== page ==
Anne Boleyn, Cardinal Wolsey, Carlos I of Spain, François I of France, Henry VIII of England, Holy Roman Emperor Charles V, Infanta Catherine of Aragon, Mary I of England, Mary Tudor, Pope Clement VII, Pope Julius II
Mary I (February 18, 1516 – November 17, 1558), also known as Mary Tudor, and as “Bloody Mary” by her Protestant opponents, was Queen of England and Ireland from July 1553 until her death in 1558.
Mary was born on February 18, 1516 at the Palace of Placentia in Greenwich, England. She was the only child of King Henry VIII and his first wife, Infanta Catherine of Aragon, to survive infancy. Her mother had suffered many miscarriages and stillbirths. Before Mary’s birth, four previous pregnancies had resulted in a stillborn daughter and three short-lived or stillborn sons, including Henry, Duke of Cornwall.
Mary was baptised into the Catholic faith at the Church of the Observant Friars in Greenwich three days after her birth.
Despite his affection for Mary, Henry was deeply disappointed that his marriage had produced no sons. By the time Mary was nine years old, it was apparent that Henry and Catherine would have no more children, leaving Henry without a legitimate male heir.
In 1525, Henry sent Mary to the border of Wales to preside, presumably in name only, over the Council of Wales and the Marches. She was given her own court based at Ludlow Castle and many of the royal prerogatives normally reserved for a Prince of Wales.
Vives and others called her the Princess of Wales, although she was never technically invested with the title. She appears to have spent three years in the Welsh Marches, making regular visits to her father’s court, before returning permanently to the home counties around London in mid-1528.
Throughout Mary’s childhood, Henry negotiated potential future marriages for her. When she was only two years old, Mary was promised to François, Dauphin of France, the infant son of King François I of France, but the contract was repudiated after three years.
In 1522, at the age of six, she was instead contracted to marry her 22-year-old cousin Charles V, Holy Roman Emperor (King Carlos I of Spain). However, Charles broke off the engagement within a few years with Henry’s agreement.
Cardinal Wolsey, Henry’s chief adviser, then resumed marriage negotiations with the French, and Henry suggested that Mary marry the French king François I, who was eager for an alliance with England. A marriage treaty was signed which provided that Mary marry either François I or his second son Henri, Duke of Orleans, but Wolsey secured an alliance with France without the marriage.
In 1528, Wolsey’s agent Thomas Magnus discussed the idea of her marriage to her cousin King James V of Scotland with the Scottish diplomat Adam Otterburn. According to the Venetian Mario Savorgnano, by this time Mary was developing into a pretty, well-proportioned young lady with a fine complexion.
Although these various possibilities for Mary’s marriage had been considered, the marriage of Mary’s parents was itself in jeopardy, which threatened her status. Disappointed at the lack of a male heir, and eager to remarry, Henry attempted to have his marriage to Catherine annulled, but Pope Clement VII refused his request.
Henry claimed, citing biblical passages (Leviticus 20:21), that the marriage was unclean because Catherine was the widow of his brother Arthur, Prince of Wales (Mary’s uncle). Catherine claimed that her marriage to Arthur was never consummated and so was not a valid marriage.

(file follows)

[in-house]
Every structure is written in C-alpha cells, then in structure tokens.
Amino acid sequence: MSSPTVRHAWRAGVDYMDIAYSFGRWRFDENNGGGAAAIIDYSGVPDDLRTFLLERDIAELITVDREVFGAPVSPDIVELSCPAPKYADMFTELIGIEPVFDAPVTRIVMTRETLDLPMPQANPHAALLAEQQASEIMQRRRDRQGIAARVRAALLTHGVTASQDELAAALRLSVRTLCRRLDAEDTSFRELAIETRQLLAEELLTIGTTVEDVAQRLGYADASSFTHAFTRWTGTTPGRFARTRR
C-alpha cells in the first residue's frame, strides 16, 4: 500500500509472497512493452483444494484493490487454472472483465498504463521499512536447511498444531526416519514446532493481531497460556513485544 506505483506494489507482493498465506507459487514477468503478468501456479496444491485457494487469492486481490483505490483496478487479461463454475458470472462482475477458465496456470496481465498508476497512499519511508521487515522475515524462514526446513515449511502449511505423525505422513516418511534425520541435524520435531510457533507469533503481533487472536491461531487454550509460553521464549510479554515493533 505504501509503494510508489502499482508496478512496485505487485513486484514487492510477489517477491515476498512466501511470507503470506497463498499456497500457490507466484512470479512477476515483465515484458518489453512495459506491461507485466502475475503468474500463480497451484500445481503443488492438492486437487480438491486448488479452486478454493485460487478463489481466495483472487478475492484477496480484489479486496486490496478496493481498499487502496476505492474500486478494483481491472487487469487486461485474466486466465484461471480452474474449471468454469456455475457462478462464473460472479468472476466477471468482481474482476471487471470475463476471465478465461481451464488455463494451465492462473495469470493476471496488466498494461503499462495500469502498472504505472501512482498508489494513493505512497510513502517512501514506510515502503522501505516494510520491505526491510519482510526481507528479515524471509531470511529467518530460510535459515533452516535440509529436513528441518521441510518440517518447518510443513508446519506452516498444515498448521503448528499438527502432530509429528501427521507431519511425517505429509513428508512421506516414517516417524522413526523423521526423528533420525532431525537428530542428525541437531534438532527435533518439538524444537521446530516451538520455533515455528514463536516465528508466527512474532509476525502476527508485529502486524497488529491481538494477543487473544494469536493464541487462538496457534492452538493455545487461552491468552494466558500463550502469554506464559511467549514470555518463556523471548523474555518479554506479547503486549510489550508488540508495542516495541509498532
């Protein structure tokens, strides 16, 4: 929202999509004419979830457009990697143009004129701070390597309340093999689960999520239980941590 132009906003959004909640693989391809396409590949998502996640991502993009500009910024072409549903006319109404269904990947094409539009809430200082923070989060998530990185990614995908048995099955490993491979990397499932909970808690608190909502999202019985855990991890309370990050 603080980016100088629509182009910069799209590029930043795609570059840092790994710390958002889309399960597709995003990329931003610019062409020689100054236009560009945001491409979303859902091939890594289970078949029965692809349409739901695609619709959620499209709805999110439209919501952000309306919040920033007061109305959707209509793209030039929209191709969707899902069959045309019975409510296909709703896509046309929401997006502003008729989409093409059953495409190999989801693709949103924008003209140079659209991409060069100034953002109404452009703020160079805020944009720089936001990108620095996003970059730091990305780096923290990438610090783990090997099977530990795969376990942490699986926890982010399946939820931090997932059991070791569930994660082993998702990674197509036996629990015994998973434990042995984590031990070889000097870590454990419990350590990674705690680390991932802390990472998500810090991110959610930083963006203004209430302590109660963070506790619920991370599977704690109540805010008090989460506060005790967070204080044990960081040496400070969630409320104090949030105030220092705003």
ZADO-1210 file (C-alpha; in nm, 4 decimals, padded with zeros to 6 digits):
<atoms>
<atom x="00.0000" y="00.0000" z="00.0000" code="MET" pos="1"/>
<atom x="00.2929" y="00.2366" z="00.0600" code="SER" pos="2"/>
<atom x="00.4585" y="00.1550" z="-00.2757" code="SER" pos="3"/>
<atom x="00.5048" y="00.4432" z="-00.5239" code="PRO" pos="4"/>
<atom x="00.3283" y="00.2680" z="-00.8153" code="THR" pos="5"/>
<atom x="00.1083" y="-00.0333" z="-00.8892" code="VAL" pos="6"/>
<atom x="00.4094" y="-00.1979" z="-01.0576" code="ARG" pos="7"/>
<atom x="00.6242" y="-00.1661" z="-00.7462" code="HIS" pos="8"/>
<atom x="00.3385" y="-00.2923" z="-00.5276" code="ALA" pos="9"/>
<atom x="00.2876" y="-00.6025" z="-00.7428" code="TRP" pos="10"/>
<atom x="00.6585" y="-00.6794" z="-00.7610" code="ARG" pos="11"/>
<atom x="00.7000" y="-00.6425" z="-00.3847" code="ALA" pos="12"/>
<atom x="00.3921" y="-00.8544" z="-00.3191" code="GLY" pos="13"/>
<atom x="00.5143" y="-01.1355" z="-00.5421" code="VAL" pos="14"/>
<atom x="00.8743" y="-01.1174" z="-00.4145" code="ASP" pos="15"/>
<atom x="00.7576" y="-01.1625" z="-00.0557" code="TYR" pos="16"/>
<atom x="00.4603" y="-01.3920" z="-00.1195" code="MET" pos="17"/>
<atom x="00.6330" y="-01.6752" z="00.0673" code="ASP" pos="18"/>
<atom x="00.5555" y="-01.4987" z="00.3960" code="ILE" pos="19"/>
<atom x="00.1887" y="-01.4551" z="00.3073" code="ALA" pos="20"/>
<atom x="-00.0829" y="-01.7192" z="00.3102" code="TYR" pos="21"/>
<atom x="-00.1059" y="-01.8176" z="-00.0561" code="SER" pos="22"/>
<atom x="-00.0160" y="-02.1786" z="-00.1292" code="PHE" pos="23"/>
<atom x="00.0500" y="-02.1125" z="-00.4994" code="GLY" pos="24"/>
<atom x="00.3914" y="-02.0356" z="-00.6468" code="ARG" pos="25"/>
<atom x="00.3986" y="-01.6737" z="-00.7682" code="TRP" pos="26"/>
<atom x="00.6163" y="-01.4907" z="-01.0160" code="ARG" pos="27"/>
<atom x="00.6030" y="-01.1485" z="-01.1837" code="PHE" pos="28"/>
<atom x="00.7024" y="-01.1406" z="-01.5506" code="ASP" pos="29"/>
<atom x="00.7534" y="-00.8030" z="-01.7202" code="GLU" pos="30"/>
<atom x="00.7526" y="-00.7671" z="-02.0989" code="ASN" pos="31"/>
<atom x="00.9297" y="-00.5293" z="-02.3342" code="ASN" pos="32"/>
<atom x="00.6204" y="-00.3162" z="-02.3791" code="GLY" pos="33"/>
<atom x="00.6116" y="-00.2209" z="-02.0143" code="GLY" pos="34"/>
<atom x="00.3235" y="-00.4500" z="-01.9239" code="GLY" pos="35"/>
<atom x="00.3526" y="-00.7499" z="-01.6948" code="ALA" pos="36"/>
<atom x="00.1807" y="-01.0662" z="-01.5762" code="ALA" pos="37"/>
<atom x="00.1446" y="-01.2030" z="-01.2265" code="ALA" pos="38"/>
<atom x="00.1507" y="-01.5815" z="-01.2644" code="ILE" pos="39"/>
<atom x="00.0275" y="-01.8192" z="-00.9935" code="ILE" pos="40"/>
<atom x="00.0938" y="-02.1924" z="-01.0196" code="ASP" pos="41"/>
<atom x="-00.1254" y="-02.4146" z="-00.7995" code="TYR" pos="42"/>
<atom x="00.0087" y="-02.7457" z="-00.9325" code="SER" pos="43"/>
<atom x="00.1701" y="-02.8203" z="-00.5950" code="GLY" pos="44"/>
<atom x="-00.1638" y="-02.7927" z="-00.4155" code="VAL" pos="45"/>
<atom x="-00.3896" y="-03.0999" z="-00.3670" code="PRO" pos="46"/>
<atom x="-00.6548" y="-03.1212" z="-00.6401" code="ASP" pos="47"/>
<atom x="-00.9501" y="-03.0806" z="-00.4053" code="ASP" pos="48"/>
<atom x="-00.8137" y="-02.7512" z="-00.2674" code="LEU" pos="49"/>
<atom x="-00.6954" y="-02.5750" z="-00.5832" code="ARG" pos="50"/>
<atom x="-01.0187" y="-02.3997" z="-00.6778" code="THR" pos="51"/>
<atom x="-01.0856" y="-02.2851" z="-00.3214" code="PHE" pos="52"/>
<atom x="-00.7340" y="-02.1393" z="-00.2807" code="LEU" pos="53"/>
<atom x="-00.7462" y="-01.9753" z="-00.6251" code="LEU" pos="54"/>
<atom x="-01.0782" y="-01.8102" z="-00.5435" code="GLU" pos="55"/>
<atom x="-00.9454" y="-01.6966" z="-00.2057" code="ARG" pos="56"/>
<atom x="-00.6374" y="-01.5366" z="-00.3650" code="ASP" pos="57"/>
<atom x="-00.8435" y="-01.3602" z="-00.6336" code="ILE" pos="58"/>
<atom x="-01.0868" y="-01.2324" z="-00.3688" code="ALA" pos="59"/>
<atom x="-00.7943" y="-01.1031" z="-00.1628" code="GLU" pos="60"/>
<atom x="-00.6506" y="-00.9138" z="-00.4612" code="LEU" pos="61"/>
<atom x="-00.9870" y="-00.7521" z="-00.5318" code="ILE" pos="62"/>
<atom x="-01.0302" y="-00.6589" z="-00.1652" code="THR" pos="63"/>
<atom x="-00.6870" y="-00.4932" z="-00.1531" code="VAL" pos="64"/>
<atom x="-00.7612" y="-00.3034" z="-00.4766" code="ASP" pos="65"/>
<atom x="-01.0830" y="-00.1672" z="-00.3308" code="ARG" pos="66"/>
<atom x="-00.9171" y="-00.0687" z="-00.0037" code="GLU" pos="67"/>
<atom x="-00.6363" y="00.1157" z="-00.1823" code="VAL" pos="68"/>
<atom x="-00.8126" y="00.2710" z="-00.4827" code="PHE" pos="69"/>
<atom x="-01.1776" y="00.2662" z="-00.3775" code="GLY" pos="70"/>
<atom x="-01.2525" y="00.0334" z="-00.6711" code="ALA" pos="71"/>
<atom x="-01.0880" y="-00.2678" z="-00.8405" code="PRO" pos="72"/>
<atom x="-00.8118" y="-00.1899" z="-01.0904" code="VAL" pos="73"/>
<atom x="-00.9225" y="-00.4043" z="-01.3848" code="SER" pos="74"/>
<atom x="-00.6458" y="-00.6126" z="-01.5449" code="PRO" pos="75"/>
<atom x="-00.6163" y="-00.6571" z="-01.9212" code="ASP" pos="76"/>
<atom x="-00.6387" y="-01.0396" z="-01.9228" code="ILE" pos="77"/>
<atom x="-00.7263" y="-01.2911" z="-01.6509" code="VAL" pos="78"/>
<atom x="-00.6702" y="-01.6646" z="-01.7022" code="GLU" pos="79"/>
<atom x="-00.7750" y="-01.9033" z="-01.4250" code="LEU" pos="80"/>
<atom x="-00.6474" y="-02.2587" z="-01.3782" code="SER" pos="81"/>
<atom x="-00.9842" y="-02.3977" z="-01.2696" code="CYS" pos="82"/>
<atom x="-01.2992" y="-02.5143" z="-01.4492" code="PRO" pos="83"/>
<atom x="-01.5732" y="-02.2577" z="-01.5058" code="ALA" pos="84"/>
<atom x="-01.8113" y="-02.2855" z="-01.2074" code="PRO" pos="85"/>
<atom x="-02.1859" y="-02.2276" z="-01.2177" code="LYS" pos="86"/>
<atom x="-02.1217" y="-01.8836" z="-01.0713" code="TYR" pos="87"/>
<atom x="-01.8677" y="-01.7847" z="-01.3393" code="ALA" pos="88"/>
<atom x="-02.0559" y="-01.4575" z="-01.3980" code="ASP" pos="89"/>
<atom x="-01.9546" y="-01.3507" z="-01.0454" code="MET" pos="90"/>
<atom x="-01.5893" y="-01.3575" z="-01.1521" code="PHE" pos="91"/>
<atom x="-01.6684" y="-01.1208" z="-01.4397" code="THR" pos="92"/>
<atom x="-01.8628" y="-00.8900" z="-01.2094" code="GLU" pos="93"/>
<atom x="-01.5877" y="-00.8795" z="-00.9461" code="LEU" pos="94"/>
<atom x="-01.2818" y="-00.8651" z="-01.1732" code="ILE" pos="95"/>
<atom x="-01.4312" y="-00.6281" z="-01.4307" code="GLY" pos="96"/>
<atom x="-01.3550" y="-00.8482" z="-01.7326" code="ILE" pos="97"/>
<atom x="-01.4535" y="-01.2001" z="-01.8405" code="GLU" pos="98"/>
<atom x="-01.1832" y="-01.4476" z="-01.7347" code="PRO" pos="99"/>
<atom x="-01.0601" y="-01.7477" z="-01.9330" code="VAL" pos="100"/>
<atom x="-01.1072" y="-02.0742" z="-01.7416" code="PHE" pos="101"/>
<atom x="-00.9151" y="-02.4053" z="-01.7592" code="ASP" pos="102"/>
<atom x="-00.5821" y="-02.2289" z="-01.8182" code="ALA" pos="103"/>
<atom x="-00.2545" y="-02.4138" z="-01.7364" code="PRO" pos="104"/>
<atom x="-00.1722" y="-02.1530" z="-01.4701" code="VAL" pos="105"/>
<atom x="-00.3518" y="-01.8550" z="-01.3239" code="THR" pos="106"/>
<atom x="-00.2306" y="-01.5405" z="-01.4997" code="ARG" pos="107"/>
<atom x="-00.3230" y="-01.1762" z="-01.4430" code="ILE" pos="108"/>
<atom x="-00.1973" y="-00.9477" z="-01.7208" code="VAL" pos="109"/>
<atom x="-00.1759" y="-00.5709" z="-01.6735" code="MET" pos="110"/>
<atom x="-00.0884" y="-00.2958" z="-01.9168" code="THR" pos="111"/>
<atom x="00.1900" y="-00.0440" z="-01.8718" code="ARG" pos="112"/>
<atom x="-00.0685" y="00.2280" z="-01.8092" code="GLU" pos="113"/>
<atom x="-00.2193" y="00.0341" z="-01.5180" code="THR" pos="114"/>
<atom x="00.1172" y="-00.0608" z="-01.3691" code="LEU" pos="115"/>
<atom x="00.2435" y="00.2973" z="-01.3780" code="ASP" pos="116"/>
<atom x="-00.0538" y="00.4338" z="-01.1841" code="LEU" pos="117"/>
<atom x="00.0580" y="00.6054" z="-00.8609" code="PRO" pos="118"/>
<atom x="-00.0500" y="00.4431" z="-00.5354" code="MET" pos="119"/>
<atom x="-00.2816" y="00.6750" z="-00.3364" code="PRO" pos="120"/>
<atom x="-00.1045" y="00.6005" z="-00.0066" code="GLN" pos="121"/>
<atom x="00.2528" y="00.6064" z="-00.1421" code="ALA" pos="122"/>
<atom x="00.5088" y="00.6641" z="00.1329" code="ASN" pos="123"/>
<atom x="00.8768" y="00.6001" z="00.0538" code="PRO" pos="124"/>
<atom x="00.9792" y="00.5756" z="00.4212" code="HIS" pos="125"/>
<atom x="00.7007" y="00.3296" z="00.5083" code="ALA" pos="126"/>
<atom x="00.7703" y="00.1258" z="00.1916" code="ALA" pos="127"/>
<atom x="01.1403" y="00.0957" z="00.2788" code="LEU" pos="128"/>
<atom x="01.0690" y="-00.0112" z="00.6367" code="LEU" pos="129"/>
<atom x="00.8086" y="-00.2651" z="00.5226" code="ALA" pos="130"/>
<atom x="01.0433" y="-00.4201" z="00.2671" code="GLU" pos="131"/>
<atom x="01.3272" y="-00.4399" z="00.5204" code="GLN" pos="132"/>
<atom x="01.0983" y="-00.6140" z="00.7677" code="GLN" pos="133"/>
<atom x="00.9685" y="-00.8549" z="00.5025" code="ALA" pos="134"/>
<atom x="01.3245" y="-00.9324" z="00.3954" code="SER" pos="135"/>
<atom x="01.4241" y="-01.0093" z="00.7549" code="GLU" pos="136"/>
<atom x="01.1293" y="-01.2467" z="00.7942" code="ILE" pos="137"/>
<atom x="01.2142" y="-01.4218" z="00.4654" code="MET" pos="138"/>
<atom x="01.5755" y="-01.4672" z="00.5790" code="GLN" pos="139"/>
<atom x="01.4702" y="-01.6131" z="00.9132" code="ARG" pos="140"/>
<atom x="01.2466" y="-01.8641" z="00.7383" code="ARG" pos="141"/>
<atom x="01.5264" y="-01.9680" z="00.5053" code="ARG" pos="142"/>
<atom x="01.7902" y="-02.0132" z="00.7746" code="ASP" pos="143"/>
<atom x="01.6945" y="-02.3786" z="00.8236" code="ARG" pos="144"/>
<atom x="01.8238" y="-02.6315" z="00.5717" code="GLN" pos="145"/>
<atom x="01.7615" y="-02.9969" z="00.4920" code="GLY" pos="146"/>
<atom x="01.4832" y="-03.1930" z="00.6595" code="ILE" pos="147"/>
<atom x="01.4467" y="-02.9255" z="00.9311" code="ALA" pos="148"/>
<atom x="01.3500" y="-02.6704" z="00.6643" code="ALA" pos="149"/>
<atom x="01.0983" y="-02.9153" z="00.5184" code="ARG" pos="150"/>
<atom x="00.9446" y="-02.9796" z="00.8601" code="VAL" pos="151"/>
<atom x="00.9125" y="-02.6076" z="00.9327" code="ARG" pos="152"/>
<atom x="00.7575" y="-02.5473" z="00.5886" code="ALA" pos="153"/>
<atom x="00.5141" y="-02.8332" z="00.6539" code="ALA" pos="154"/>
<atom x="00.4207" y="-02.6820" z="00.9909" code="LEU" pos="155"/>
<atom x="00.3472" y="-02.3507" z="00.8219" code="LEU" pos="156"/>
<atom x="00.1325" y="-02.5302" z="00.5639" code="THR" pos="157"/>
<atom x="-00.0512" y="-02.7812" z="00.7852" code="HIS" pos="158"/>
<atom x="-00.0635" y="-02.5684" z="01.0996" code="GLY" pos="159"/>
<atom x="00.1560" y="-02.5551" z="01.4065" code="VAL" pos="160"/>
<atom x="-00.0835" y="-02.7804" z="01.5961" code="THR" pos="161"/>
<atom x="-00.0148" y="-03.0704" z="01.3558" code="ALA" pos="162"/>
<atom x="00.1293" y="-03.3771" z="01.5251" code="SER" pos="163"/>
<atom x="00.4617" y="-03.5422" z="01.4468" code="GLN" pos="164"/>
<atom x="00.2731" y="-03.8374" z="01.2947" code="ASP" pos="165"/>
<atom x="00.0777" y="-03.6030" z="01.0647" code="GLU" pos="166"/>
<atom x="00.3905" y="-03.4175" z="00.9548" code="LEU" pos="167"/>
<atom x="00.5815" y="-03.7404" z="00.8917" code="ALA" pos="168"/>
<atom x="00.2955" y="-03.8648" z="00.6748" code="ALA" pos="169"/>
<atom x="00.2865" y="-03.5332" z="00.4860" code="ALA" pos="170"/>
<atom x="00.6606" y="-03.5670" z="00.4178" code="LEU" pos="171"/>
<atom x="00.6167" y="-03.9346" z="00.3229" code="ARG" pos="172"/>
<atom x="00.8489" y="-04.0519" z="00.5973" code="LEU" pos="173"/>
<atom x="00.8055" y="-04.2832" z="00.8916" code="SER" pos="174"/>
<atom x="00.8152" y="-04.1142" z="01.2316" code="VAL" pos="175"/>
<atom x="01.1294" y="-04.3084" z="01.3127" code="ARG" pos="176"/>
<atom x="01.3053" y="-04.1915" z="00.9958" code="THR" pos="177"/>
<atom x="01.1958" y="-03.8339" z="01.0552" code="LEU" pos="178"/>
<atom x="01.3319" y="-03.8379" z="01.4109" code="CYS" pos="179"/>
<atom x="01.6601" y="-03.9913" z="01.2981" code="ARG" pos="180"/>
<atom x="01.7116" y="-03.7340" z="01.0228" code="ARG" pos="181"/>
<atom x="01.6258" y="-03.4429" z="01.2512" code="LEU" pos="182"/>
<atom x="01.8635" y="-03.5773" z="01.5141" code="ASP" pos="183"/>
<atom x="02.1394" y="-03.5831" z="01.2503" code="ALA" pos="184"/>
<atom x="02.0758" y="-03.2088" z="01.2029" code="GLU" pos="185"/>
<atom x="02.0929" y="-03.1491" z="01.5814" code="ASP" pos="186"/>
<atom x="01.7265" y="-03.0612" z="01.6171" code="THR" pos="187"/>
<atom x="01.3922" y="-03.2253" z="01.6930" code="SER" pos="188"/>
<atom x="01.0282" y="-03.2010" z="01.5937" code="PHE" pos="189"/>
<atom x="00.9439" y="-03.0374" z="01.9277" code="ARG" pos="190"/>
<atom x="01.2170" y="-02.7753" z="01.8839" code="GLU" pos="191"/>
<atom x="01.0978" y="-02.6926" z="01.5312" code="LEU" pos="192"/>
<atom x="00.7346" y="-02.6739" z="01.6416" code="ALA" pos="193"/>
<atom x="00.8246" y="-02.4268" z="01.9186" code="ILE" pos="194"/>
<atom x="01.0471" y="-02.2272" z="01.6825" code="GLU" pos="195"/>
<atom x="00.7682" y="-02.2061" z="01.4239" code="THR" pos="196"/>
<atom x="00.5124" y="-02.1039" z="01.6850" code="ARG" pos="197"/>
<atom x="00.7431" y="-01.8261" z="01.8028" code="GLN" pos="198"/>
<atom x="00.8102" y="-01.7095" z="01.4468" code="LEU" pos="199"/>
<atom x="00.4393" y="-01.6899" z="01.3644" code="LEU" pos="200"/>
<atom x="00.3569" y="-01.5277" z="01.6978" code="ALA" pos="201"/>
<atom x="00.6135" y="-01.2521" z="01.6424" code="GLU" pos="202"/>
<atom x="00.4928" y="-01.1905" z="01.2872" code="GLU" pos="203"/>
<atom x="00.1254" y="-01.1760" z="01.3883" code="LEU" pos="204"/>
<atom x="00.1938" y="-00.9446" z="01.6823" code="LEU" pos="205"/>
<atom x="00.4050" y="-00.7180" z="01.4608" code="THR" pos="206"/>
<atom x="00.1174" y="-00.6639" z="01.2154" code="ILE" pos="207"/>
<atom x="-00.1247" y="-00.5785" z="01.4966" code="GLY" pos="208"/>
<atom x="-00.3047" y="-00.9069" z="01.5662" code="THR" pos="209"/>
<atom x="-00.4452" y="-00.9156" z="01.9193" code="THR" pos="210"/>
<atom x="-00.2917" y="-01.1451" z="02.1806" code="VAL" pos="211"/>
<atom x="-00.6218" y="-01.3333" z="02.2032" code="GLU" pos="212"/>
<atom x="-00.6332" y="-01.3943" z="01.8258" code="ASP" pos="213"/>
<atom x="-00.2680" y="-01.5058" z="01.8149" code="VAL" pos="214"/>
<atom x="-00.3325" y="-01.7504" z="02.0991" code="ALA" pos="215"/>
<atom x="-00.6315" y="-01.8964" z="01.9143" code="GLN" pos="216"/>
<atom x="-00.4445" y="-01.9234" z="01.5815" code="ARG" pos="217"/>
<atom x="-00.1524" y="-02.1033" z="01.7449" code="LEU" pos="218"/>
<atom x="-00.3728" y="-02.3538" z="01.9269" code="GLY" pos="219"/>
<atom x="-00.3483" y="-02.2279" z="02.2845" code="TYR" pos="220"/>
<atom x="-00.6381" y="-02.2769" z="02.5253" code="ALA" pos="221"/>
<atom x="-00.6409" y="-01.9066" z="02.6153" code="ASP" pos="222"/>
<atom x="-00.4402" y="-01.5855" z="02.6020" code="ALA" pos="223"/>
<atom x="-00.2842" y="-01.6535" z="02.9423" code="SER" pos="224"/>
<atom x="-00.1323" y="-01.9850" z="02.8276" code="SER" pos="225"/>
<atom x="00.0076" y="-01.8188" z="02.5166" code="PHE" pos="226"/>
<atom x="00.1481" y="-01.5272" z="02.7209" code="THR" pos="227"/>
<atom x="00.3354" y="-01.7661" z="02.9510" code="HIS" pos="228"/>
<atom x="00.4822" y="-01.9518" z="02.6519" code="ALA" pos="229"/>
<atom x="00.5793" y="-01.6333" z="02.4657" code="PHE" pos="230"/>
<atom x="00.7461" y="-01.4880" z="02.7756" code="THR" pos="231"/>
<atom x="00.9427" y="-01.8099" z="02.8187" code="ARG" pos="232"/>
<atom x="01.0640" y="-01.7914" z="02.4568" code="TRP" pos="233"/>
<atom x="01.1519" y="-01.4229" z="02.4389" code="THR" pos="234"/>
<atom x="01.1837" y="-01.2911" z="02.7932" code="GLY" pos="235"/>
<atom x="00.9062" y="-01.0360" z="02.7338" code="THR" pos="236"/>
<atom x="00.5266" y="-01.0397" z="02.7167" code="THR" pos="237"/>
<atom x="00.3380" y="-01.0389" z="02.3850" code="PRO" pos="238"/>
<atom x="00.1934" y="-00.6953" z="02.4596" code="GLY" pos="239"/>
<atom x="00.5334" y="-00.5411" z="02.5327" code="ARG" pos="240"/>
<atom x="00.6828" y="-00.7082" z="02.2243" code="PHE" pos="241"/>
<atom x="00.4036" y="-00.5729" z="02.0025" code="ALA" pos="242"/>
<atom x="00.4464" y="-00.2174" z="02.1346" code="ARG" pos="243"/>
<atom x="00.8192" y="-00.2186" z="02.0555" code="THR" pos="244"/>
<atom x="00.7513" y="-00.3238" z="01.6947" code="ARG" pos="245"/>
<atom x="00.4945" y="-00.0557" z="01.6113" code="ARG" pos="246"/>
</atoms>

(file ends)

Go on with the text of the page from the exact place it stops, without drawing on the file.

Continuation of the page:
Pope Julius II had issued a dispensation on that basis. Clement VII may have been reluctant to act because he was influenced by Emperor Charles V, Catherine’s nephew and Mary’s former betrothed, whose troops had surrounded and occupied Rome in the War of the League of Cognac.
From 1531, Mary was often sick with irregular menstruation and depression, although it is not clear whether this was caused by stress, puberty or a more deep-seated disease. She was not permitted to see her mother, whom Henry had sent to live away from court.
In early 1533, Henry married Anne Boleyn, and in May, Thomas Cranmer, the Archbishop of Canterbury, formally declared the marriage with Catherine void and the marriage to Anne valid. Henry repudiated the pope’s authority, declaring himself Supreme Head of the Church of England.
Catherine was demoted to Dowager Princess of Wales (a title she would have held as Arthur’s widow), and Mary was deemed illegitimate. She was styled “The Lady Mary” rather than Princess, and her place in the line of succession was transferred to Henry and Anne’s newborn daughter, Elizabeth.
Mary’s household was dissolved; her servants (including the Countess of Salisbury) were dismissed and, in December 1533, she was sent to join her infant half-sister’s household at Hatfield, Hertfordshire.
Mary determinedly refused to acknowledge that Anne was the queen or that Elizabeth was a princess, further enraging King Henry VIII. Under strain and with her movements restricted, Mary was frequently ill, which the royal physician attributed to her “ill treatment”.
The Imperial ambassador Eustace Chapuys became her close adviser, and interceded, unsuccessfully, on her behalf at court. The relationship between Mary and her father worsened; they did not speak to each other for three years.
Although both she and her mother were ill, Mary was refused permission to visit Catherine. When Catherine died in 1536, Mary was “inconsolable”. Catherine was interred in Peterborough Cathedral, while Mary grieved in semi-seclusion at Hunsdon in Hertfordshire.